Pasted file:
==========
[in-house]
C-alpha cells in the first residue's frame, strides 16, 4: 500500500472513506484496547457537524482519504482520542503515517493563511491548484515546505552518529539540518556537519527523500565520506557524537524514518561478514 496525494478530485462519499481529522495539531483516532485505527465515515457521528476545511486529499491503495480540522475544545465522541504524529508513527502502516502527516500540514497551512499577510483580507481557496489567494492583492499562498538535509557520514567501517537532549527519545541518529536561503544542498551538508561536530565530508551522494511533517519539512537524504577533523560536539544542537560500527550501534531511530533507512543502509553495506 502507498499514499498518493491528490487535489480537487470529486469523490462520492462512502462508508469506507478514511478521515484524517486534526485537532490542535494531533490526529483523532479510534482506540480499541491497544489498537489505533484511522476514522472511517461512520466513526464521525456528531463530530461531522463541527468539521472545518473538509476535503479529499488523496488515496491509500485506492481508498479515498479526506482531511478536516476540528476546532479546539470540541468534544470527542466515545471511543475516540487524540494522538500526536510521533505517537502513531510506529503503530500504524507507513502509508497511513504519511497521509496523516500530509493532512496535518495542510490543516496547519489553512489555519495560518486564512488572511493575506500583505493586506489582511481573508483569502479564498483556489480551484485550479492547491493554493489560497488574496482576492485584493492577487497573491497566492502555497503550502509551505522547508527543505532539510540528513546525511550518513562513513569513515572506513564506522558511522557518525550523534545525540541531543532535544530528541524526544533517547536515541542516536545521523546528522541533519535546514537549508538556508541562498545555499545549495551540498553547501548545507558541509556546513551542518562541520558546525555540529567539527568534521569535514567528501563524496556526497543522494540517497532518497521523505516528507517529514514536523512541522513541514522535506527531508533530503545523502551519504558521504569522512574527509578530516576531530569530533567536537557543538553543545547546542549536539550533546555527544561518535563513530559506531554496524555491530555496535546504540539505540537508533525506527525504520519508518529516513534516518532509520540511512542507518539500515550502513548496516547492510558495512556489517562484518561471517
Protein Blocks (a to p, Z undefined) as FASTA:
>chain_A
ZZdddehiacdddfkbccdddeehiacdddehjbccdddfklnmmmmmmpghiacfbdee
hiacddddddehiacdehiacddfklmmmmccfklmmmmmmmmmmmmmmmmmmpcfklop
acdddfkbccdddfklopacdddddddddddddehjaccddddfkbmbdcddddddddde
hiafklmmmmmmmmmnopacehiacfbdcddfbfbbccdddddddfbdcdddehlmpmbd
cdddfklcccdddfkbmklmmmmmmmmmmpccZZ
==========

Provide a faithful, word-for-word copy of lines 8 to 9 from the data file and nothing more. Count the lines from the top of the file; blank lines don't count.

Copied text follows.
hiafklmmmmmmmmmnopacehiacfbdcddfbfbbccdddddddfbdcdddehlmpmbd
cdddfklcccdddfkbmklmmmmmmmmmmpccZZ